Santa Rosa Symphony opens season with Mozart
Violinist Julian Rhee, a 21-year-old senior at the New England Conservatory, spent most of the pandemic with his family in Wisconsin, doing some soul searching and back-to-basics work on his instrument.
“Up until March 2021, I was oriented toward why I’m doing music and asking myself serious questions,” he said. “Being home and not being able to play (in public) was weird.”
Rhee also used the extra time to expand his repertoire, taking on new pieces and polishing them up to a fine sheen.
One of the new works he spent time “woodshedding” — practicing over and over until he could play it flawlessly — was Mozart’s Violin Concerto No. 5 in A major, the “Turkish.”
Rhee originally was scheduled to perform the Mozart concerto during the finale of the Santa Rosa Symphony’s 2020-2021 season. Instead, he’ll kick off the 2021-2022 season with the beloved concerto during three concerts with the symphony this weekend — with live audiences for the first time since February 2020 — at the Green Music Center’s Weill Hall. Rounding out the program will be Elgar’s “Enigma Variations,” Libby Larsen’s “Deep Summer Music” and Gabriella Smith’s “Rush.”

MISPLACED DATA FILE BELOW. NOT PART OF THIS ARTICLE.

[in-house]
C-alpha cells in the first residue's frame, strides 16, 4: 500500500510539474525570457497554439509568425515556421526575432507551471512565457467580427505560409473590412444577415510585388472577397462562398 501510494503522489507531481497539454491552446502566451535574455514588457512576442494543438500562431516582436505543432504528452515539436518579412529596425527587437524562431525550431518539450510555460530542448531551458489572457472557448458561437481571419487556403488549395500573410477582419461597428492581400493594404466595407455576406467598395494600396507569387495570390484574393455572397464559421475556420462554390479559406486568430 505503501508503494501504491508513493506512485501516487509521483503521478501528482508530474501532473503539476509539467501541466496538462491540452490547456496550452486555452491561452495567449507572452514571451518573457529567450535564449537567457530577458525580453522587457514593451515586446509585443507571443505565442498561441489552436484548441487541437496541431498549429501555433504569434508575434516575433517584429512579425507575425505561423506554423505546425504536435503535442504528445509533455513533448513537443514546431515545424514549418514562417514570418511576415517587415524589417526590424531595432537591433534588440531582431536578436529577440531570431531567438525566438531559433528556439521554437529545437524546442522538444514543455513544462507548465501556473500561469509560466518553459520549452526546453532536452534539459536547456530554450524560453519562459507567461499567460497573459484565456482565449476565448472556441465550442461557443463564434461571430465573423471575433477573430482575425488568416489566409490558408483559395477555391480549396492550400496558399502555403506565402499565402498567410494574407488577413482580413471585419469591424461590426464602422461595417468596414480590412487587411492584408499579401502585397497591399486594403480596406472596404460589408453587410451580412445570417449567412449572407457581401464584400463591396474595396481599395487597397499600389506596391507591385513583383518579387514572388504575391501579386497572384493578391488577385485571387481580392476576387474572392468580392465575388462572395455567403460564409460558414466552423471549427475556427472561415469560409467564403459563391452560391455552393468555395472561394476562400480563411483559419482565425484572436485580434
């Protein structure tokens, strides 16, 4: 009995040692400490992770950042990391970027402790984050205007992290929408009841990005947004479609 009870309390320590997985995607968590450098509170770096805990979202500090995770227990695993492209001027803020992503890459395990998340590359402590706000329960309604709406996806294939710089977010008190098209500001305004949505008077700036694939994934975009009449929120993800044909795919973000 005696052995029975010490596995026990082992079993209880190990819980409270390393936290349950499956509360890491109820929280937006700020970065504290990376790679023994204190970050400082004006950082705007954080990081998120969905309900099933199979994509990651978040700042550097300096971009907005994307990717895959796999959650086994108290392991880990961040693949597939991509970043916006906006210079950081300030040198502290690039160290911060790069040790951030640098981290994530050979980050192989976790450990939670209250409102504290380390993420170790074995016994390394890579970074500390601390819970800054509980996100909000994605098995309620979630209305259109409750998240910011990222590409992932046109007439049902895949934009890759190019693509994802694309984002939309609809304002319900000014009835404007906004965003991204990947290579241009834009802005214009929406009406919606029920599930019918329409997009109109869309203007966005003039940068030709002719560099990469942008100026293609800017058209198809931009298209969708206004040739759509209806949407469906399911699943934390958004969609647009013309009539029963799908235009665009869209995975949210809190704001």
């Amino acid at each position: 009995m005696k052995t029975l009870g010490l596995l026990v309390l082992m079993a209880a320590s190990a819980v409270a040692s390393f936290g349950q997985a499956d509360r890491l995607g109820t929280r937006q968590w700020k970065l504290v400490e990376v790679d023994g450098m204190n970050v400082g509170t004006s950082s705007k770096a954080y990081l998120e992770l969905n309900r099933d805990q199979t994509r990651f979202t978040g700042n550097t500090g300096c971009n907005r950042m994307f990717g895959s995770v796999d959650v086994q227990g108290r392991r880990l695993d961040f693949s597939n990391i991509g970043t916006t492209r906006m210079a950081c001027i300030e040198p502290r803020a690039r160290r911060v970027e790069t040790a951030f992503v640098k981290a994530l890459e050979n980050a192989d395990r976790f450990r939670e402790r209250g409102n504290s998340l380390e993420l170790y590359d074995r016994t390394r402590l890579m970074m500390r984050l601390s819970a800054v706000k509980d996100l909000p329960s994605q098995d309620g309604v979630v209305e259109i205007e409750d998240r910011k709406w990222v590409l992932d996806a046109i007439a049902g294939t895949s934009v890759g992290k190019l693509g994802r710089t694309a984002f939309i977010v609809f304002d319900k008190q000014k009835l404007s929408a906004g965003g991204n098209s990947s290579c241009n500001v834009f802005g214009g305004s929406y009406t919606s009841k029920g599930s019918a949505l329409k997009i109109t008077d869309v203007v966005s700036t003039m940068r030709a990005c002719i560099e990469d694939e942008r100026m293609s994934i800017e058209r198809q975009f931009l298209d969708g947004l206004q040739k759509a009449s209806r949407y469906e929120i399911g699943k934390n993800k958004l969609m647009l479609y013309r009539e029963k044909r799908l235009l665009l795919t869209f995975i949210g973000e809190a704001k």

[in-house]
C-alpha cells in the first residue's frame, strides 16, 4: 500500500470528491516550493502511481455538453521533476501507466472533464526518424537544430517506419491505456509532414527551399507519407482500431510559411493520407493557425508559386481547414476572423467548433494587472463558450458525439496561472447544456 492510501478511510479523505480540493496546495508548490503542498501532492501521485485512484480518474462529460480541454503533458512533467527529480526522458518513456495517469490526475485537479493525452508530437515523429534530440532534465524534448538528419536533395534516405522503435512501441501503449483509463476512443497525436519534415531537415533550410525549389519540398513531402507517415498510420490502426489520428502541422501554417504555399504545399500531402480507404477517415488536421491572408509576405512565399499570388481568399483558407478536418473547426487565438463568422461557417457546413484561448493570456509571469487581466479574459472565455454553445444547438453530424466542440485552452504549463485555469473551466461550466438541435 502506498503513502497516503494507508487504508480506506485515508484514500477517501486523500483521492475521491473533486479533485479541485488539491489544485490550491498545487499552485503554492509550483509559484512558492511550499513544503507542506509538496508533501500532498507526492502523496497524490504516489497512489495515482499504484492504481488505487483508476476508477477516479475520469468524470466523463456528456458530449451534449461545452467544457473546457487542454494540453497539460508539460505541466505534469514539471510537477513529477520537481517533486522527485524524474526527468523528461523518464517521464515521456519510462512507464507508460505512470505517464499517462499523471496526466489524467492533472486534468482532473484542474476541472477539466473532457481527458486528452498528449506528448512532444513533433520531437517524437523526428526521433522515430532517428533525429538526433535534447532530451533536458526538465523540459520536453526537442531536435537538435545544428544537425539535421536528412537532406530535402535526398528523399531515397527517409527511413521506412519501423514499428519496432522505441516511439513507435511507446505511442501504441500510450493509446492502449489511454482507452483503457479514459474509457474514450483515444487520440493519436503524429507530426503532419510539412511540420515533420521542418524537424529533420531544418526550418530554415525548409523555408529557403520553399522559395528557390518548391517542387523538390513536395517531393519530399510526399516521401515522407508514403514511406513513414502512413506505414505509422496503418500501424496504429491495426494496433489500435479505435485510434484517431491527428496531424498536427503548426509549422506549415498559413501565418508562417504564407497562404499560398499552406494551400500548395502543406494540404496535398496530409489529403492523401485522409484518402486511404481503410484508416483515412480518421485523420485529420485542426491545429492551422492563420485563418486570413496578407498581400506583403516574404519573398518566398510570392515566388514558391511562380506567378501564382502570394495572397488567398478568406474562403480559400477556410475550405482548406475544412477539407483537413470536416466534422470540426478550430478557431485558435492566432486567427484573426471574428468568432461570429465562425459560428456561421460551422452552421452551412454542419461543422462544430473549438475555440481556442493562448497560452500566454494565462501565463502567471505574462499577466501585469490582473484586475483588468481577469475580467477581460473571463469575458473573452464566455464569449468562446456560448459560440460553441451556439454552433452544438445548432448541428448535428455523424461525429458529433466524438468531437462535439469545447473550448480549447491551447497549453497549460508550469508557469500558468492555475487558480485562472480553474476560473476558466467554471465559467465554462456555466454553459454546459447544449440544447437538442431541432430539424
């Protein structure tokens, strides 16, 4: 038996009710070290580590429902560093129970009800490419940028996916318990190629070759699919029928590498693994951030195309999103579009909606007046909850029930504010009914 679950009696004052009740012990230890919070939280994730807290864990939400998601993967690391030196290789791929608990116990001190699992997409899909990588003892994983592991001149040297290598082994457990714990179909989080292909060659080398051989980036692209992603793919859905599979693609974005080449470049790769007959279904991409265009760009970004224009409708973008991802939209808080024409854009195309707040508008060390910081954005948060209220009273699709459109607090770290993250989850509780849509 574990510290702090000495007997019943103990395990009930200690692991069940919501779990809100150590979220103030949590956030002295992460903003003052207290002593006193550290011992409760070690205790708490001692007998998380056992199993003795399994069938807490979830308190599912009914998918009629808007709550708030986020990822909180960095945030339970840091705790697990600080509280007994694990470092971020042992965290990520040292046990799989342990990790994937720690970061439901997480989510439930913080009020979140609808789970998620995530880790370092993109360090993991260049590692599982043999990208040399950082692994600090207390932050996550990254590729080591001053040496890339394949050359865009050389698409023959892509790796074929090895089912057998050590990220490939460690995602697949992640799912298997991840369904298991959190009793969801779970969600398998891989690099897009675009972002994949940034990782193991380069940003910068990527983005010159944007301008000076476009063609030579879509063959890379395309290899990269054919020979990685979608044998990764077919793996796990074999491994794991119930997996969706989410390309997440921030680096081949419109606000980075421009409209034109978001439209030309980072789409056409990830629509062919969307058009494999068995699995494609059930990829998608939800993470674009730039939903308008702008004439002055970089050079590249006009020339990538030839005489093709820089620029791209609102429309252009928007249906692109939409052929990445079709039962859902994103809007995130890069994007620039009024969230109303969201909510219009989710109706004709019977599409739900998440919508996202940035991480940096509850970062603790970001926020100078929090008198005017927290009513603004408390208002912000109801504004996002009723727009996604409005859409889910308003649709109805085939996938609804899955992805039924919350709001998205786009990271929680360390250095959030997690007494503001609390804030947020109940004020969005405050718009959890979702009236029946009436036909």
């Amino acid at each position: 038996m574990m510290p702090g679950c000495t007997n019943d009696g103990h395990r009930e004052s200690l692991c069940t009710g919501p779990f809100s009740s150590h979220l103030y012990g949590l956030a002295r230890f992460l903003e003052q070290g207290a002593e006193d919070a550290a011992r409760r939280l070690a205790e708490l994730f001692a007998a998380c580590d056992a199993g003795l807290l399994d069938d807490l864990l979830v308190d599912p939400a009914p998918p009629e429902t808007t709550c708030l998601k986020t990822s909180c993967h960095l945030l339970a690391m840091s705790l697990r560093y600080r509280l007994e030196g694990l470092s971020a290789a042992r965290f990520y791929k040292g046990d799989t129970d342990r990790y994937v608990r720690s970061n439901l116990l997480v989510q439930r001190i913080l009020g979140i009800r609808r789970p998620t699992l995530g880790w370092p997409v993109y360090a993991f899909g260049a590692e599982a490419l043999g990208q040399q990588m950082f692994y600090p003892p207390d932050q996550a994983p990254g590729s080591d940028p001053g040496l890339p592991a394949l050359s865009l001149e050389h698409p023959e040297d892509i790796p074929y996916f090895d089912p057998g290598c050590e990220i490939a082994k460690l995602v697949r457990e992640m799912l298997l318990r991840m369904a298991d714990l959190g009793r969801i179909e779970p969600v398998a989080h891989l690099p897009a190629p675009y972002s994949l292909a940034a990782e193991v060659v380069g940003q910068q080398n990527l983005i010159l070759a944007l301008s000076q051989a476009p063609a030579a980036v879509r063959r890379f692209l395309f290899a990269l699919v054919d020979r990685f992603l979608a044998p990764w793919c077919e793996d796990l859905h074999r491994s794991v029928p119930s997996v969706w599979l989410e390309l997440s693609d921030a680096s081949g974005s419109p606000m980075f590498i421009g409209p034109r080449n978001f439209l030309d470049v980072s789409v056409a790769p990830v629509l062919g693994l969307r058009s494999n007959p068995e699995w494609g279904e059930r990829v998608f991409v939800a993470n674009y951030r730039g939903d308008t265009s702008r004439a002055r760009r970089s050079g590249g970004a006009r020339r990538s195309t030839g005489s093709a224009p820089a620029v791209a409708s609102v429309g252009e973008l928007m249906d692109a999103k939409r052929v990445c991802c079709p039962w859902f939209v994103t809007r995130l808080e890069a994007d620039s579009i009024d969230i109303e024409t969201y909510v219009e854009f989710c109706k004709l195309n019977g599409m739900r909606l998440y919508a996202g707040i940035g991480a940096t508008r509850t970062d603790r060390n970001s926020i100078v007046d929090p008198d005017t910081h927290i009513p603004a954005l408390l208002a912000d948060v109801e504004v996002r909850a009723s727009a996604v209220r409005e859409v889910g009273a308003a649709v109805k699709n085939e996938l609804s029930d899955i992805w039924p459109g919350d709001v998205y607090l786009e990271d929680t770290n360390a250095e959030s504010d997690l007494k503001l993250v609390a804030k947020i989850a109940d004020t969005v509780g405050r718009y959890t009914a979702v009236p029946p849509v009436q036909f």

The orchestra will be led by Music Director Francesco Lecce-Chong, who has mentored Rhee since they first met onstage in 2015 at the Milwaukee Symphony Orchestra, where Lecce-Chong was the assistant conductor. Since then, they also have performed together with the Pittsburgh Symphony Orchestra, the San Diego Symphony and the Eugene Symphony Orchestra.
“This will be our fifth time playing together,” Rhee said. “He gave me a lot of inspiration growing up, since I was 14 when we met. … I really admire him for his musicianship and for his passion for what he’s doing.”
Rhee won first prize in the 2020 Elmar Oliveira International Violin Competition in January 2020 after playing the challenging Saint-Saens Violin Concerto No. 3. But he didn’t tackle the relatively straightforward Mozart Violin Concerto No. 5 until later that year.
“I started working on this piece when the pandemic started,” Rhee said. “Francesco felt that having more Mozart in my fingers would be really helpful, so he inspired me to get working on it.”
Rhee grew up in Brookfield, Wisconsin, and graduated high school at the Music Institute of Chicago Academy, where he studied with Almita and Roland Vamos. The violinist credits his Chicago teachers with encouraging him to connect with his deepest emotions while he plays.
“I was pushed a lot to play with my immediate feelings and to connect to the music in a way that was visceral,” he said. “It’s very abstract, but I try my best to have a joy in playing.”
That sense of pure joy was exactly what captured Lecce-Chong’s ear when he first heard Rhee perform.
“I’ve been keeping a close eye on him,” Lecce-Chong said. “I love that his virtuosity is an afterthought. The first thing you recognize is the musicality and the warmth. Then you notice that the violin is easy for him.”